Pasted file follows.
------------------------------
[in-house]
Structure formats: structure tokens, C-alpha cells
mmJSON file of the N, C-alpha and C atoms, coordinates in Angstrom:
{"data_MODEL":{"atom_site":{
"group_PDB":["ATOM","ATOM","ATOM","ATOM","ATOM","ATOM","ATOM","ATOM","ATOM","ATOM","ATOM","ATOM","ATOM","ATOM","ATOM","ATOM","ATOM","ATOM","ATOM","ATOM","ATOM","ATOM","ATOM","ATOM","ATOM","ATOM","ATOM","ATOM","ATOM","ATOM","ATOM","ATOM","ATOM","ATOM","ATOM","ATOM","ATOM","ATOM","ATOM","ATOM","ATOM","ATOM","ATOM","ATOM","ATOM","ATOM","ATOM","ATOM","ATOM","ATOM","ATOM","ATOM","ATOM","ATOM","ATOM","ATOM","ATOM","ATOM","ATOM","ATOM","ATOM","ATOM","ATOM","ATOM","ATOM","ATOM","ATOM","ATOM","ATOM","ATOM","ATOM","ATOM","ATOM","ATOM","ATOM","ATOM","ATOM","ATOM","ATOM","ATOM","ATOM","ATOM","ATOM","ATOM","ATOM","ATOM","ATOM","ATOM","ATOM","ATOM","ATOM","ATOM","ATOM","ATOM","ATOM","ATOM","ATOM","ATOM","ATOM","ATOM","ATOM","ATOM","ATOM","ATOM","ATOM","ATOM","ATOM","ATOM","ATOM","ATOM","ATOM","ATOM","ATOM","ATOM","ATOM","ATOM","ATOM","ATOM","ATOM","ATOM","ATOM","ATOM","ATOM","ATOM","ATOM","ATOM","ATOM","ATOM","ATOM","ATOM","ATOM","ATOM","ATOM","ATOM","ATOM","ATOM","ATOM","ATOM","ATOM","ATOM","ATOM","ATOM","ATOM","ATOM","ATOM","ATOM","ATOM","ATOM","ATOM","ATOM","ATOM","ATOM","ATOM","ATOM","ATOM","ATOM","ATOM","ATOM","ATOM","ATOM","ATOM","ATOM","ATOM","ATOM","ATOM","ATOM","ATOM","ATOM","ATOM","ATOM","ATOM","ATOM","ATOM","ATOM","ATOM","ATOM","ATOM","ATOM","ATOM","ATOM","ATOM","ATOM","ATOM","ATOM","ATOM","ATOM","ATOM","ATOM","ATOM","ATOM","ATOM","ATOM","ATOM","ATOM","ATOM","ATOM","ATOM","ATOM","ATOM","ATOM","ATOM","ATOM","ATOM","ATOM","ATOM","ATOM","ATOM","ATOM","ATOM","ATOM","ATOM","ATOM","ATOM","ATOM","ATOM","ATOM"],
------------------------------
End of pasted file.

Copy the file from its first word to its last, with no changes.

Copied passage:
[in-house]
Structure formats: structure tokens, C-alpha cells
mmJSON file of the N, C-alpha and C atoms, coordinates in Angstrom:
{"data_MODEL":{"atom_site":{
"group_PDB":["ATOM","ATOM","ATOM","ATOM","ATOM","ATOM","ATOM","ATOM","ATOM","ATOM","ATOM","ATOM","ATOM","ATOM","ATOM","ATOM","ATOM","ATOM","ATOM","ATOM","ATOM","ATOM","ATOM","ATOM","ATOM","ATOM","ATOM","ATOM","ATOM","ATOM","ATOM","ATOM","ATOM","ATOM","ATOM","ATOM","ATOM","ATOM","ATOM","ATOM","ATOM","ATOM","ATOM","ATOM","ATOM","ATOM","ATOM","ATOM","ATOM","ATOM","ATOM","ATOM","ATOM","ATOM","ATOM","ATOM","ATOM","ATOM","ATOM","ATOM","ATOM","ATOM","ATOM","ATOM","ATOM","ATOM","ATOM","ATOM","ATOM","ATOM","ATOM","ATOM","ATOM","ATOM","ATOM","ATOM","ATOM","ATOM","ATOM","ATOM","ATOM","ATOM","ATOM","ATOM","ATOM","ATOM","ATOM","ATOM","ATOM","ATOM","ATOM","ATOM","ATOM","ATOM","ATOM","ATOM","ATOM","ATOM","ATOM","ATOM","ATOM","ATOM","ATOM","ATOM","ATOM","ATOM","ATOM","ATOM","ATOM","ATOM","ATOM","ATOM","ATOM","ATOM","ATOM","ATOM","ATOM","ATOM","ATOM","ATOM","ATOM","ATOM","ATOM","ATOM","ATOM","ATOM","ATOM","ATOM","ATOM","ATOM","ATOM","ATOM","ATOM","ATOM","ATOM","ATOM","ATOM","ATOM","ATOM","ATOM","ATOM","ATOM","ATOM","ATOM","ATOM","ATOM","ATOM","ATOM","ATOM","ATOM","ATOM","ATOM","ATOM","ATOM","ATOM","ATOM","ATOM","ATOM","ATOM","ATOM","ATOM","ATOM","ATOM","ATOM","ATOM","ATOM","ATOM","ATOM","ATOM","ATOM","ATOM","ATOM","ATOM","ATOM","ATOM","ATOM","ATOM","ATOM","ATOM","ATOM","ATOM","ATOM","ATOM","ATOM","ATOM","ATOM","ATOM","ATOM","ATOM","ATOM","ATOM","ATOM","ATOM","ATOM","ATOM","ATOM","ATOM","ATOM","ATOM","ATOM","ATOM","ATOM","ATOM","ATOM","ATOM","ATOM","ATOM","ATOM","ATOM","ATOM","ATOM","ATOM","ATOM","ATOM","ATOM","ATOM"],